Solar Eclipse 2018: Sun storm radiation to slam Earth TONIGHT | Science | News

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’s Solar Dynamics Observatory Satellite (SDOS) captured an intense solar flare on the surface of the sun releasing a coronal mass ejection on Sunday night. 

The burst of high-energy radiation and charged particles is now washing over Earth and could lead to electronics being disrupted.

The Space Weather Prediction Center said: “Coronal mass ejections are huge explosions of magnetic field and plasma from the Sun’s corona.

“When CMEs impact the Earth’s magnetosphere, they are responsible for geomagnetic storms and enhanced aurora.”

The National Oceanic and Atmospheric Administration (NOAA) has also warned of a “minor” storm of charged particles hitting the planet, with the possibility of upgrading the forecast later.

According to forecaster Dr Tamitha Skov, the storm is already here.

She tweeted: “Agreed! Our #solarstorm has finally arrived! 

“The energetic particles hint that things may continue to ramp up a bit more so the #solarstorm may intensify and get very interesting over the next few hours. 

“Aurora should begin to brighten now. Heads up New Zealand & Tasmania!” 

The solar storm comes off the back of residents in South America preparing to witness a spectacular partial lunar eclipse tonight.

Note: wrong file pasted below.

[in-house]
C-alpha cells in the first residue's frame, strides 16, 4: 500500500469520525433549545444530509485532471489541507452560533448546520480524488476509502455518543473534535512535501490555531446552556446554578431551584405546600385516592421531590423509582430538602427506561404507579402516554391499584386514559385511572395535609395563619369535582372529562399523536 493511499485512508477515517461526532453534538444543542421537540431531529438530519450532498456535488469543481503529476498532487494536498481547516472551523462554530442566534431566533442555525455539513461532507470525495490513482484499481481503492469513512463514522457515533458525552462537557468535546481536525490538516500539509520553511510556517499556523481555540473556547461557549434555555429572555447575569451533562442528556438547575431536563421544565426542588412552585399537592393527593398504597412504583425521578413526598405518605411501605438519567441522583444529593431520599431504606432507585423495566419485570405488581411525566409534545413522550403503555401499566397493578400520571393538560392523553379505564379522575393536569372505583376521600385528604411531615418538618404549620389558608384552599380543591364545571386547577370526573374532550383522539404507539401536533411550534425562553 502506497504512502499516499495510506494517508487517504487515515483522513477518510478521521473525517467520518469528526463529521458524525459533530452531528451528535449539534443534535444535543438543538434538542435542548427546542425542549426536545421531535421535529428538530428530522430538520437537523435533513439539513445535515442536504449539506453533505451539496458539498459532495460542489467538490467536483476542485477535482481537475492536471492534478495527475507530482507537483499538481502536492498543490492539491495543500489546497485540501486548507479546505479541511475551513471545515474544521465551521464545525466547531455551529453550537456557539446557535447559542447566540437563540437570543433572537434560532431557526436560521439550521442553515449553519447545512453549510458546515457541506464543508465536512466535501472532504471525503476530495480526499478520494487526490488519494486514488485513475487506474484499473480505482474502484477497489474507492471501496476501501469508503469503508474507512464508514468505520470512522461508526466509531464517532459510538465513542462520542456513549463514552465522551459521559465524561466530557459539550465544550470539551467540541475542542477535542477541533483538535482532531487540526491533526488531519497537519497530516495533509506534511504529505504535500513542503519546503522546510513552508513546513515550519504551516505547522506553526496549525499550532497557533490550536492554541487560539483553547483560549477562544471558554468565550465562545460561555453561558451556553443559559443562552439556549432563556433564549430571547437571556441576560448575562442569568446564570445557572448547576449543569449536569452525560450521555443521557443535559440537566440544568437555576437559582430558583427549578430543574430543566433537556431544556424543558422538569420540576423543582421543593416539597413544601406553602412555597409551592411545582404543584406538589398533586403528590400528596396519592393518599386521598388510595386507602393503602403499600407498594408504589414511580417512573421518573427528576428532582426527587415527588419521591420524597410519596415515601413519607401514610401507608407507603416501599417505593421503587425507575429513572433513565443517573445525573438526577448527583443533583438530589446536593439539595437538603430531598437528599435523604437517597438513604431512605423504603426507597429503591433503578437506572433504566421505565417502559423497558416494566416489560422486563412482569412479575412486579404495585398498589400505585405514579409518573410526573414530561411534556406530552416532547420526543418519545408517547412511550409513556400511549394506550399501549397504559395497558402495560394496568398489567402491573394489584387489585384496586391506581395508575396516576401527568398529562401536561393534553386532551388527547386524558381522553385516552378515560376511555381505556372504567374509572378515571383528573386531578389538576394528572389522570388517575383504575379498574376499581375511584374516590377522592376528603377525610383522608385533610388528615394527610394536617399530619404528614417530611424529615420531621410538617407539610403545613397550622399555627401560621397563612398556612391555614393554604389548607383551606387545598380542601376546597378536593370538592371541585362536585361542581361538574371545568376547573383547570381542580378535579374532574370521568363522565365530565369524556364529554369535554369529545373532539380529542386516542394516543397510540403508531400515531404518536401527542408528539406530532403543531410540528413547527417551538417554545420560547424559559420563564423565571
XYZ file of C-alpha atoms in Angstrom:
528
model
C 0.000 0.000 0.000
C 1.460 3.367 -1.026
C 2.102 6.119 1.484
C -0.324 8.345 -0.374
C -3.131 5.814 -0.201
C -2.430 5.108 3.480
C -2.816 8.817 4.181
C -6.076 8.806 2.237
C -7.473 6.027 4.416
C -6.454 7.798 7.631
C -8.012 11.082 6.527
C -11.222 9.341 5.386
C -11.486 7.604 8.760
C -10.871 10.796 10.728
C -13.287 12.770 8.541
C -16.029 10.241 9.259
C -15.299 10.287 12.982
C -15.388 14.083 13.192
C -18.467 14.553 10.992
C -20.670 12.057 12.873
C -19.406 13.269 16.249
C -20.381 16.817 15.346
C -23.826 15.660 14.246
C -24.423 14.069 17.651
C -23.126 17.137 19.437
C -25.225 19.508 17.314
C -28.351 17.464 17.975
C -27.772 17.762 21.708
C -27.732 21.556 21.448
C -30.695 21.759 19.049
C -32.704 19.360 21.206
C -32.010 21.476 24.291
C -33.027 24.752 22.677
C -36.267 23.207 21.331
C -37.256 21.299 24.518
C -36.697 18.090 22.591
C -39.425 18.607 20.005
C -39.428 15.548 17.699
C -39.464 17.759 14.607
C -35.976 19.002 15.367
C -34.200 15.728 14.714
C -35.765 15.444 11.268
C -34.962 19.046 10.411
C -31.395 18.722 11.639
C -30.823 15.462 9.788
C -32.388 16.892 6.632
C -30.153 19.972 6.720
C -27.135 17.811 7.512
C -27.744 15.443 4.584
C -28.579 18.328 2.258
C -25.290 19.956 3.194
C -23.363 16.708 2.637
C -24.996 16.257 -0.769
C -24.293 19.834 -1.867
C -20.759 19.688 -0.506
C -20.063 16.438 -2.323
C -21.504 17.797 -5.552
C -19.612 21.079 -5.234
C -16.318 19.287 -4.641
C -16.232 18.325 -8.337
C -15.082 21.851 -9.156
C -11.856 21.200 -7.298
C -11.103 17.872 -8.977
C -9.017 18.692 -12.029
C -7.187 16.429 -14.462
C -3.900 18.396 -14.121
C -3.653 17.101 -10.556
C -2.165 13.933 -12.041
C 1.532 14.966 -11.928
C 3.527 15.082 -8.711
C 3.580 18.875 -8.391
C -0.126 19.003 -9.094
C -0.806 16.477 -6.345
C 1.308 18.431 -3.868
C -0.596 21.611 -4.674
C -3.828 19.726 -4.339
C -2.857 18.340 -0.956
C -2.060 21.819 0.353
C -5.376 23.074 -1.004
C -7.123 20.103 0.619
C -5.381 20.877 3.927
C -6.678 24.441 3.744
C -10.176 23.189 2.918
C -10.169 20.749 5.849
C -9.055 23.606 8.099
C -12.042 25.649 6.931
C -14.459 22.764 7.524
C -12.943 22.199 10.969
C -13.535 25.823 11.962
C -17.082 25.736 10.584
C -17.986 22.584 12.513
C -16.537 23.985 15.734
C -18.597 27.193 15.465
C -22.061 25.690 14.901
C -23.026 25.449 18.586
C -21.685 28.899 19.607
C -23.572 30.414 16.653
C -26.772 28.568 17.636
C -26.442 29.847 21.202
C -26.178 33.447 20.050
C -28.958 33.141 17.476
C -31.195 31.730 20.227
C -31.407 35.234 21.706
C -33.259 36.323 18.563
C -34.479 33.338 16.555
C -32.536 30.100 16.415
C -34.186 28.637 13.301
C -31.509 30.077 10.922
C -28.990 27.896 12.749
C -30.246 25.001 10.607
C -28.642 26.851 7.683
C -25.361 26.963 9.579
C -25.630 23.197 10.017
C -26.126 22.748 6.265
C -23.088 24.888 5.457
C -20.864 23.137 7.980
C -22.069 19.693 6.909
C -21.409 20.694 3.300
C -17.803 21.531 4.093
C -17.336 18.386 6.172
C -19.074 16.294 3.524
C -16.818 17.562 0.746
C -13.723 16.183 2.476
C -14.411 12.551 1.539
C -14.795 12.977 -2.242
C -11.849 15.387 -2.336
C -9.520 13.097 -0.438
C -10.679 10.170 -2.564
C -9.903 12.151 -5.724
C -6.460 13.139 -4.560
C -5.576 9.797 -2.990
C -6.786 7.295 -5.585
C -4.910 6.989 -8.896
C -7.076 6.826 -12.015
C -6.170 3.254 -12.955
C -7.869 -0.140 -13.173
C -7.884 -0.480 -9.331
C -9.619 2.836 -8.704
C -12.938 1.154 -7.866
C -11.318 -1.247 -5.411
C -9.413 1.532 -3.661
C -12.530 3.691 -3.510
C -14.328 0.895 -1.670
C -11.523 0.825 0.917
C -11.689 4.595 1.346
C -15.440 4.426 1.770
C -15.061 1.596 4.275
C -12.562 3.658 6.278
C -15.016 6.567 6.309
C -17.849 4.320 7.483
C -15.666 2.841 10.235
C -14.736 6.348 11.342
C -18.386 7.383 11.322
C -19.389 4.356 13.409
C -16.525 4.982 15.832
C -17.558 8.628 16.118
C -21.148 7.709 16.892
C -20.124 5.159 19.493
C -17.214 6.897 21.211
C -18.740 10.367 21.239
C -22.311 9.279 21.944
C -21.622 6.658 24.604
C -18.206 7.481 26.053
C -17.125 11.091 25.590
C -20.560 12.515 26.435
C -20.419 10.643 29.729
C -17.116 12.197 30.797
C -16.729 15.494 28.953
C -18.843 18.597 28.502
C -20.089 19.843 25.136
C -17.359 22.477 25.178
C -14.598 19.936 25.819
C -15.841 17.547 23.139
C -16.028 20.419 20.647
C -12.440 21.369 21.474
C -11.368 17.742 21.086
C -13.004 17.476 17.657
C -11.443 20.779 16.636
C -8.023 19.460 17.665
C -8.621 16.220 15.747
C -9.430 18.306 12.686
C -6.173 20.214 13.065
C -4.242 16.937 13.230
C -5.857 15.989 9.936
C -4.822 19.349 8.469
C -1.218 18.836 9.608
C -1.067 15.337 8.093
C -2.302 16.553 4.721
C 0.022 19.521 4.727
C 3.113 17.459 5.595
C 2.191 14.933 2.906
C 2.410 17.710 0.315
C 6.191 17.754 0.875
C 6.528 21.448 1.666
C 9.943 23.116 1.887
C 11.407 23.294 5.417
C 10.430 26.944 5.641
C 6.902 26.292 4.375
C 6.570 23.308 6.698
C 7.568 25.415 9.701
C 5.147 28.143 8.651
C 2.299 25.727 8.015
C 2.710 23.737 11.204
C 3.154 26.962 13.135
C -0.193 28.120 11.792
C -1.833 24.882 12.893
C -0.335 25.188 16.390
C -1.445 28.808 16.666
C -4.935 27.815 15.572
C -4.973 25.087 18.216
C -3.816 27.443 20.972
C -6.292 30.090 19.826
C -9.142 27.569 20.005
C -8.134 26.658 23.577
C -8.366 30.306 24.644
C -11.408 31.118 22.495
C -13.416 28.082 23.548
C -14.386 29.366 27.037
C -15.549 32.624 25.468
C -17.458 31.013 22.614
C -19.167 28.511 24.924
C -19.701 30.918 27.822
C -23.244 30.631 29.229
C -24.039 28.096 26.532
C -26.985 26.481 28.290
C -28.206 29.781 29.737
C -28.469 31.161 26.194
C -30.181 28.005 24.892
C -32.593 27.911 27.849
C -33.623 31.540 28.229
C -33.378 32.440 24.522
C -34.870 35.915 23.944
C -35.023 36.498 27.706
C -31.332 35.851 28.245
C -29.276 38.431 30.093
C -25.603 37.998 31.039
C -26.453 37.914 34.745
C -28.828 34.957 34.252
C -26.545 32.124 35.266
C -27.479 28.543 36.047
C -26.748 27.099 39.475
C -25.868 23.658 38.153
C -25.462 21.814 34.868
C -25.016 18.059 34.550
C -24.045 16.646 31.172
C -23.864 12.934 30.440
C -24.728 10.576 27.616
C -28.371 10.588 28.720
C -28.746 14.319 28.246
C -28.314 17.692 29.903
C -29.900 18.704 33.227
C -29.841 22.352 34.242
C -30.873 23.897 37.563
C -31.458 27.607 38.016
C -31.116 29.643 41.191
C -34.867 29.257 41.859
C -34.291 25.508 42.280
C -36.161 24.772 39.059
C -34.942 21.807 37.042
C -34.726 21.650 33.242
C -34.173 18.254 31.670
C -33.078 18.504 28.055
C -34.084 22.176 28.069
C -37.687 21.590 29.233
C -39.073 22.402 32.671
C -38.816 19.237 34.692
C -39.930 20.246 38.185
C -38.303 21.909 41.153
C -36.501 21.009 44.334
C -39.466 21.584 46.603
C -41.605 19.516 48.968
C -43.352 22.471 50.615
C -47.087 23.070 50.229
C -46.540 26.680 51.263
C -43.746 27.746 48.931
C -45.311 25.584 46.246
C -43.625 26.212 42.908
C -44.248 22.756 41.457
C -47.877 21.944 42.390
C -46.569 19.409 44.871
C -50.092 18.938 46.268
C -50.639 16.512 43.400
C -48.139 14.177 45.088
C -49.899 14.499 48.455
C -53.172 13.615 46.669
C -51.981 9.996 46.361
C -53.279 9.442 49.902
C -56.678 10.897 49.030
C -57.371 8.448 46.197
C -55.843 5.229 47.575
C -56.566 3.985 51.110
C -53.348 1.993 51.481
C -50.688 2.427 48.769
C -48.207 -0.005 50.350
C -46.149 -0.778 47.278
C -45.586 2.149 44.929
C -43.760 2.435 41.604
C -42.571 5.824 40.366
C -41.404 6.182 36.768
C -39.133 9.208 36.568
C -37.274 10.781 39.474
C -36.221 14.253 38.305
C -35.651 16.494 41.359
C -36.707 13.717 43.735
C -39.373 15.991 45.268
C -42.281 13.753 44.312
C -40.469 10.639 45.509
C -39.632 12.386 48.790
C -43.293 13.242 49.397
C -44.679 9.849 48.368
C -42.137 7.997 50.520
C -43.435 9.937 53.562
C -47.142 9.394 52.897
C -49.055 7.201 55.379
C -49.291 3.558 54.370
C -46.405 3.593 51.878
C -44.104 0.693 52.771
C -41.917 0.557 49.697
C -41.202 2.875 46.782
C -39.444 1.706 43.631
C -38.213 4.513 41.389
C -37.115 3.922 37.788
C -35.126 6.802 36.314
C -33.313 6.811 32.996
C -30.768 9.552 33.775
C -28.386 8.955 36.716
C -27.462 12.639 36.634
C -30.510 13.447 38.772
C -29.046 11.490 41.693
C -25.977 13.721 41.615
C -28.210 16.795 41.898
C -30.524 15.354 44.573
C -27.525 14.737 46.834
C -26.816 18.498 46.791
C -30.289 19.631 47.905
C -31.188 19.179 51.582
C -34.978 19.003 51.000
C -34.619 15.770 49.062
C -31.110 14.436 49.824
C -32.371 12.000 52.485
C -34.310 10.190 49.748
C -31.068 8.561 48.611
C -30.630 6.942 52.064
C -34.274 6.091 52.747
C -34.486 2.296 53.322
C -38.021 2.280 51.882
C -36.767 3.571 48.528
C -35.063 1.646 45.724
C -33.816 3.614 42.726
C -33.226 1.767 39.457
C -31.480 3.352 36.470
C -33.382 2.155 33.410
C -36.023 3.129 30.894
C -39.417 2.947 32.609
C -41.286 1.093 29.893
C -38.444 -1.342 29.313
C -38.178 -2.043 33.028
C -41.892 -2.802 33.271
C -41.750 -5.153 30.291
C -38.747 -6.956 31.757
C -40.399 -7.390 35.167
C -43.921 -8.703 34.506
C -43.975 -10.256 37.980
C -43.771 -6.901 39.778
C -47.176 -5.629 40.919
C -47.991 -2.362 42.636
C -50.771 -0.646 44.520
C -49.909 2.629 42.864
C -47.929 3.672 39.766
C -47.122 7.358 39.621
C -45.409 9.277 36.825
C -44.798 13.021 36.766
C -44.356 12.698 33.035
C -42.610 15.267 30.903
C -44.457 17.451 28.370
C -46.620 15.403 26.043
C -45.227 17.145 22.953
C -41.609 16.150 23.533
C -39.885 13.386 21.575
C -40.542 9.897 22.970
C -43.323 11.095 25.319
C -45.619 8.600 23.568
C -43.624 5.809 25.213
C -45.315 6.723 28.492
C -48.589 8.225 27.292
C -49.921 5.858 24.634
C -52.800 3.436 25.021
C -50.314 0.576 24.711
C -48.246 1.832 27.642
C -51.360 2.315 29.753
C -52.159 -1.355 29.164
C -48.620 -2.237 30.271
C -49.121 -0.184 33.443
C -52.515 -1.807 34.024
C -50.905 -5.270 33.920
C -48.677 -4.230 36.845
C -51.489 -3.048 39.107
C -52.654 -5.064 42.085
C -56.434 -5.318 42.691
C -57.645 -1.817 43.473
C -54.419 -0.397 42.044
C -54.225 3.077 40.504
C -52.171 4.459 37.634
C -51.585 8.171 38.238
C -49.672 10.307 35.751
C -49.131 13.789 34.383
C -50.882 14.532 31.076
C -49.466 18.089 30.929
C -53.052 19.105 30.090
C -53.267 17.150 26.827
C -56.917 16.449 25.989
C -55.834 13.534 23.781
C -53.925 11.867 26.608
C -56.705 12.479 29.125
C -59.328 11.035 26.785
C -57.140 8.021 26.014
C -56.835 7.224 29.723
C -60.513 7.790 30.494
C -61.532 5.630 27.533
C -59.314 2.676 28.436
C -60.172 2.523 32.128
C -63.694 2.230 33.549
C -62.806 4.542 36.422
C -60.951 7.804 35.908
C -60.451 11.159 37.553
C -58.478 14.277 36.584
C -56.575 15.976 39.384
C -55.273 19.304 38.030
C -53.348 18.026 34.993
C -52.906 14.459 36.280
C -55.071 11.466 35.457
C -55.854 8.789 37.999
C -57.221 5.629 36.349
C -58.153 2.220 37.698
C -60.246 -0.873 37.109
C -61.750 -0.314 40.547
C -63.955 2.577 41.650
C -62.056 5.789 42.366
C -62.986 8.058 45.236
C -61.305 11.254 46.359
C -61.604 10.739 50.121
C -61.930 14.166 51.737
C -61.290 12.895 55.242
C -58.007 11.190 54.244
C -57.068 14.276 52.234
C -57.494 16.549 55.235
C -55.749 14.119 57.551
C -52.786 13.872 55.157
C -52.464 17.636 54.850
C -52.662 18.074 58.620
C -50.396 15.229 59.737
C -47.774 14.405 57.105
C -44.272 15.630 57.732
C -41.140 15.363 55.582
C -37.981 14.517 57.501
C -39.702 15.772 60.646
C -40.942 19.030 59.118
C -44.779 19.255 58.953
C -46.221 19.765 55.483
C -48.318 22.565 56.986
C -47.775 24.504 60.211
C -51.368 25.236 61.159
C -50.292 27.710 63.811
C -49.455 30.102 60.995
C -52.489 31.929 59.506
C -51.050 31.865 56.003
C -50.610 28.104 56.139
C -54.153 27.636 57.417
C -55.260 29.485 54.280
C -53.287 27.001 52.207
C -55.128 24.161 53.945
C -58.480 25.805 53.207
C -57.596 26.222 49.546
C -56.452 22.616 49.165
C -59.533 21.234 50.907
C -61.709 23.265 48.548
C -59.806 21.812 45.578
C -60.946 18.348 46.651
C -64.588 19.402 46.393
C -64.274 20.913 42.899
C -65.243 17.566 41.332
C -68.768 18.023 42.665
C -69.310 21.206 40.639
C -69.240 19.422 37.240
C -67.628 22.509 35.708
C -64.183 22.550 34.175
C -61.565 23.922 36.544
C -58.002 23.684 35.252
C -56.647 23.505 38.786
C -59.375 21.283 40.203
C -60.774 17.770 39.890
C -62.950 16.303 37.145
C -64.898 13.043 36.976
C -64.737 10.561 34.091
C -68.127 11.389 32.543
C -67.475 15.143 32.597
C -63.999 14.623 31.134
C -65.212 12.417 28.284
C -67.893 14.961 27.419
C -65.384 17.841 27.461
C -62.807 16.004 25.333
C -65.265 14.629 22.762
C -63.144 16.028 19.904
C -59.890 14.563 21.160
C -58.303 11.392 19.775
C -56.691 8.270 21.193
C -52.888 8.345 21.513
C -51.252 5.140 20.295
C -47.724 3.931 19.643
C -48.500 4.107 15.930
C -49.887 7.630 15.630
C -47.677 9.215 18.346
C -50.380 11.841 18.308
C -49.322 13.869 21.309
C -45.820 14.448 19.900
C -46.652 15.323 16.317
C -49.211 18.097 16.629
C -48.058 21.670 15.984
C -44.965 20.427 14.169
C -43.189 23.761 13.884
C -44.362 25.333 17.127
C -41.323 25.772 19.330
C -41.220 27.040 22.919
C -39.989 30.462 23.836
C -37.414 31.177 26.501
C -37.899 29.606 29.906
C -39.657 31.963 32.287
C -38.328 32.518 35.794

The eclipse will be visible over large swathes of Antarctica and the southernmost countries in South America, where the moon will bite into the sun.

But the “marginal” event could very well be overshadowed by the effects of the storm.

Ernie Wright, a programmer at NASA’s Goddard Space Flight Center, said: “For most people, this is a really marginal event. 

“If you didn’t know it was happening, you wouldn’t even notice it.”

Scientists have warned that the solar discharge could lead to disruptions in power grids and interfere with satellite signals.

But the storm could also magnify the effects and visibility of mesmerising auroras in the night sky. 

NASA studies into the matter have also bizarrely found that intense solar radiation can dumfound animals by confusing their internal compass. 

Air flights also run the potentially dangerous risk of being disrupted.

The American space agency explained: “Today, airlines fly over 7,500 polar routes per year. 

“These routes take aircraft to latitudes where satellite communication cannot be used, and flight crews must rely instead on high-frequency (HF) radio to maintain communication with air traffic control, as required by federal regulation. 

“During certain space weather events, solar energetic particles spiral down geomagnetic field lines in the polar regions, where they increase the density of ionised gas, which in turn affects the propagation of radio waves and can result in radio blackouts”

Fortunately the Earth’s atmosphere and magnetic field are well suited to protect the planet from any real harm. 



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